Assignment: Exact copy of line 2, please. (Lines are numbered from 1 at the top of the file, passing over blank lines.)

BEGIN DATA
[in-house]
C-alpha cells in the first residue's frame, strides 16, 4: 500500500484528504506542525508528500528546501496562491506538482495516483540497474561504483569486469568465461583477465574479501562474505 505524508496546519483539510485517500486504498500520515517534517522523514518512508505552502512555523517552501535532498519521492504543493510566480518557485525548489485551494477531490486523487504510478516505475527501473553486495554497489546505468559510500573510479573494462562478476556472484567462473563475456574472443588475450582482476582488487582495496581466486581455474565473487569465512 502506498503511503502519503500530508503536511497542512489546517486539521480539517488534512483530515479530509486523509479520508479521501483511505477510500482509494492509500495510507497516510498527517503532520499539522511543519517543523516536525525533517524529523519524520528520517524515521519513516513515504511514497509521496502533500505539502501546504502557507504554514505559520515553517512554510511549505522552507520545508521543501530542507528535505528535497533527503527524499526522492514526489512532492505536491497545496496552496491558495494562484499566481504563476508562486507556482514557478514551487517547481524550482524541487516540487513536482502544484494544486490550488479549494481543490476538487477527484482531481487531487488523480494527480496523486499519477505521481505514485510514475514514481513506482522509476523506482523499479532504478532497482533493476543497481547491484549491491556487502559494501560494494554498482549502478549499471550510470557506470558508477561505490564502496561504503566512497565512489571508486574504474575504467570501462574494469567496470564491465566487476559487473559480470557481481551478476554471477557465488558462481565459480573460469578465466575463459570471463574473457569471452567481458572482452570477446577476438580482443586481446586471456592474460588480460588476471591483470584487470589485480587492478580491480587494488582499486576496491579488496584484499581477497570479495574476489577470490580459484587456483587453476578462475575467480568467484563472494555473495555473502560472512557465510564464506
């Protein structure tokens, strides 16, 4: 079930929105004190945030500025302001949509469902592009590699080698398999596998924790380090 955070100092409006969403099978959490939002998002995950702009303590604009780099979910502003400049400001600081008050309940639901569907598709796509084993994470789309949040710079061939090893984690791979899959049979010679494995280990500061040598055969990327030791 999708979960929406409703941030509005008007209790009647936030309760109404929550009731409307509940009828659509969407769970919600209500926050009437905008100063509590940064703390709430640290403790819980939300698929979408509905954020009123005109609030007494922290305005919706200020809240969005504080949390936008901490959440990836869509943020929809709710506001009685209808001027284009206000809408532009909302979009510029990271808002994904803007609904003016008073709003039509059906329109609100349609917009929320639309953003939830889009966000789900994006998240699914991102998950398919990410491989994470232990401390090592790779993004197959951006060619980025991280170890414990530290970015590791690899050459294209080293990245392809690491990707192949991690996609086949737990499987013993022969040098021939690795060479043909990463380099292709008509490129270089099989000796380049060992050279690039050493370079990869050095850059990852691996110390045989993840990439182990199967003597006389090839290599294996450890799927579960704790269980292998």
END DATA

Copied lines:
C-alpha cells in the first residue's frame, strides 16, 4: 500500500484528504506542525508528500528546501496562491506538482495516483540497474561504483569486469568465461583477465574479501562474505 505524508496546519483539510485517500486504498500520515517534517522523514518512508505552502512555523517552501535532498519521492504543493510566480518557485525548489485551494477531490486523487504510478516505475527501473553486495554497489546505468559510500573510479573494462562478476556472484567462473563475456574472443588475450582482476582488487582495496581466486581455474565473487569465512 502506498503511503502519503500530508503536511497542512489546517486539521480539517488534512483530515479530509486523509479520508479521501483511505477510500482509494492509500495510507497516510498527517503532520499539522511543519517543523516536525525533517524529523519524520528520517524515521519513516513515504511514497509521496502533500505539502501546504502557507504554514505559520515553517512554510511549505522552507520545508521543501530542507528535505528535497533527503527524499526522492514526489512532492505536491497545496496552496491558495494562484499566481504563476508562486507556482514557478514551487517547481524550482524541487516540487513536482502544484494544486490550488479549494481543490476538487477527484482531481487531487488523480494527480496523486499519477505521481505514485510514475514514481513506482522509476523506482523499479532504478532497482533493476543497481547491484549491491556487502559494501560494494554498482549502478549499471550510470557506470558508477561505490564502496561504503566512497565512489571508486574504474575504467570501462574494469567496470564491465566487476559487473559480470557481481551478476554471477557465488558462481565459480573460469578465466575463459570471463574473457569471452567481458572482452570477446577476438580482443586481446586471456592474460588480460588476471591483470584487470589485480587492478580491480587494488582499486576496491579488496584484499581477497570479495574476489577470490580459484587456483587453476578462475575467480568467484563472494555473495555473502560472512557465510564464506